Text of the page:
Tuesday, December 05, 2006

Havyaka Kannada - Origin and details

Havyaka Brahmins are a Brahmin subsect primarily from the Indian state of Karnataka and Northern Kerala. Havyakas mostly profess the advaita philosophy propounded by Shankaracharya. Most Havyakas can trace their immediate ancestry to either Dakshina Kannada, Uttara Kannada or Shimoga districts of Karnataka and Kasaragod district of Kerala.
1 Etymology
2 Origin of Havyakas
3 Havyakas Today
3.1 Geographic Distribution
3.2 Population
3.3 Language
3.4 Caste
4 Havyaka Festivals
5 Art, Literature and Culture
6 Havyaka Food
7 Havyaka Gotra
8 Prominent Members
9 Further Readings/Books
10 See Also
11 External Links

The word Havyaka was transcended from words Havyaga or Haveega which means the one who performs Havana(Havya) and Homa(Gavya), since the very purpose of Havyaka Brahmins was to perform the royal rituals and the related functions of the empirical government. In fact, the name "Haiga" persists in Havyaka lexicon.
The word Havyaka might also be derived from the place named Haigunda. That region of Karnataka which has been inhabited by Havyakas from ancient times is also called Parashuramakshethra, Gorastradesha, Gokarnamandala.[1]

Origin of Havyakas
Exact facts about Havyaka's origin are hard to come by since there are very little research available. Historically, it is believed that Havyakas are the first of the Brahmin kind to descend to the present day Karnataka around 3rd century ACE, followed by other sects like Shivalli, Smartha etc., who arrived much later, around 7th century ACE. [2] However, the scientific school of thought places the date of Havyaka's immigration back to about 1300 years ago. The Brahmin king Mayooravarma was instrumental in bringing the first Havyaka families. It is believed that Kadambas brought many Havyakas in to perform the royal rituals and the related functions of the empirical government from a place called Ahichchathra in the state of Uttar Pradesh. Thus the first few families were settled in Banavasi, the capital of the Kadambas and the place adored by Pampa.[3] King Mayooravarma's act of inviting Havyakas to Banavasi has been inscribed on a stone stab(Shilashasana) from the period of the Kadambas, which now lies near the village of Varadahalli in Sagar Taluk of Shimoga district.
The descendants and associates of Parshuram are called Bhumihar Brahmins in Eastern U.P. and Bihar, Goud Brahmins in U.P. and Rajasthan, Chitpawan Brahmins in Maharashtra, Anavil Brahmins in Gujarat, Havyak Brahmins in Karnataka, Namboothiri Brahmins in Kerela and Mohyals in the Punjab region. Their variants are found with different names all across the Indian sub-continent. They have same Aryan looks, customs and practices.

Havyakas Today
Havyakas today are the followers of either Ramachandrapura Math or Swarnavalli Mutt nd are guided by advaita philosophy of Shankaracharya. Havyakas derive their last names from the jobs that they perform rather than by their origin. Till recently Havyakas were primarily engaged in vedic professions like priests or they were in agriculture especially growing betel nut, paddy, banana, coconut etc. A few decades back they also started entering into all other vocations like business, education, employment etc.

Geographic Distribution
Havyakas are mainly concentrated in the state of Karnataka. Dakshina Kannada, Uttar Kannada, Shimoga, Chikmagalur, Kodagu,Manglore Districts in Karnataka and Kasarogod in Kerala are the districts where Havyakas live for centuries. They are now spread all over India, especially in metropolitan cities of Mumbai, New Delhi and other Industrial and business centres. Havyakas are also in large numbers in countries like United States of America, United Kingdom and other places outside India. [4]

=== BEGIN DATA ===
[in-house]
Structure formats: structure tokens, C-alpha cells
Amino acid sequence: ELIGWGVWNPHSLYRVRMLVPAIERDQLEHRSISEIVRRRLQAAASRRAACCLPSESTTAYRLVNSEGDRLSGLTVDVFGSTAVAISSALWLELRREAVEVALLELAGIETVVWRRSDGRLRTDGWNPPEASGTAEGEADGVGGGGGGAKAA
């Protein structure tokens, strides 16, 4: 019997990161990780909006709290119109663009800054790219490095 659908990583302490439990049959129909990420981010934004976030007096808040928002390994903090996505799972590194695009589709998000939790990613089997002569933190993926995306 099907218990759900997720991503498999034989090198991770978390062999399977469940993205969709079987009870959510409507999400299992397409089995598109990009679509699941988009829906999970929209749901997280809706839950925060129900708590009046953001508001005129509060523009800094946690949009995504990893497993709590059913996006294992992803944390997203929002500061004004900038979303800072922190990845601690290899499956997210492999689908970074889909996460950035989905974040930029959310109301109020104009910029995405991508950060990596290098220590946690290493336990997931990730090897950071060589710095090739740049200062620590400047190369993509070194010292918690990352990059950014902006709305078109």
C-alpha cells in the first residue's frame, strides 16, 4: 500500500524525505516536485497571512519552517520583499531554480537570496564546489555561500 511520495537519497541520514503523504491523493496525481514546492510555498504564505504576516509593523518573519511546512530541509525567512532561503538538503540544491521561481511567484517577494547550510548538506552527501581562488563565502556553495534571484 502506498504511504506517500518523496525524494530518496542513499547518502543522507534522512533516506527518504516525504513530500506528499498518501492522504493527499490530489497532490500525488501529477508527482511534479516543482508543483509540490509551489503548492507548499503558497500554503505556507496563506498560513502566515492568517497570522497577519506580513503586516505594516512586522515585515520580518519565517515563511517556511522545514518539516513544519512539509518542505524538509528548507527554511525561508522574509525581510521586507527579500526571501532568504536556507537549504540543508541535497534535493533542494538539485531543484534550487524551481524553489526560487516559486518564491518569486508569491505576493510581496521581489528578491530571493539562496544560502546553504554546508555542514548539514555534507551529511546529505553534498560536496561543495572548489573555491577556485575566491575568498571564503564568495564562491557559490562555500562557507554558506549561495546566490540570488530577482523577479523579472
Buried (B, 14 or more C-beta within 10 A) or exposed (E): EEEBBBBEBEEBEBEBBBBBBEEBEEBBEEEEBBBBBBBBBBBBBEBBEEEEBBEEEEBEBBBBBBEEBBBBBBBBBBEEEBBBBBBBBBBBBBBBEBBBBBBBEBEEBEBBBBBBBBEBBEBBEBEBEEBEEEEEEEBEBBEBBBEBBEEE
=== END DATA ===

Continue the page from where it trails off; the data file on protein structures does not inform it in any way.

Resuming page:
Population of Havyakas all around the world is estimated to be around 2 million.

The Havyakas are united by their unique language. They speak a dialect of Kannada known as Havyaka Kannada. It is similar to mainstream Kannada but draws more words from ancient Kannada. However, most mainstream Kannada speakers find it difficult to understand Havyaka Kannada. The Havyaka dialect is supposed to be quite old. Its origins, like many other things in India, are shrouded in mystery. Notably certain Havigannada(Havyaka Kannada) speakers use neuter gender in place of feminine gender while addressing females.

Havyakas are the subsect of Brahmin caste of Hinduism.

Havyaka Festivals
Havyakas celebrate almost all festivals celebrated in Hinduism. [5]

Art, Literature and Culture

Havyaka Food
Havyaka recipe consists of some unique food items like "Tellevu" "Todedevu", "Odape","kocheegayi gojju","Holige","AppehuLi(tambLi)", Halasinakayi huli (very famous in kalache-yellapur region of Uttarakannada district) etc. [6] hagalkai hashi,kai gojju,kai rasaa,kargli

Havyaka Gotra

Prominent Members
K.V. Subbanna - Playwright and writer. Recipient of Ramon Magsaysay Award.[7]
Ramakrishna Hegde - Former chief minister of Karnataka.
K.V. Akshara - Playwright and writer.
Jagannath Rao Hegde - Former Sheriff of Mumbai.
Bharatisutha-Novelist. His works include children's literature, short stories and novels.Edakallu guddada mEle, BayaludAri, Hulya hAlina mEvu to name a few
Ganapathi Bhat, HasaNagi- Hindustani vocalist
Parameshwara Hegde- Hindustani vocalist
ChittaNi Ramachandra Hegde-Yakshagana
Keremane Shambhu Hegde-Yakshagana

Further Readings/Books
Havyakara Ithihasa - 1992, One can find most information on Havyaka roots, culture and heritage.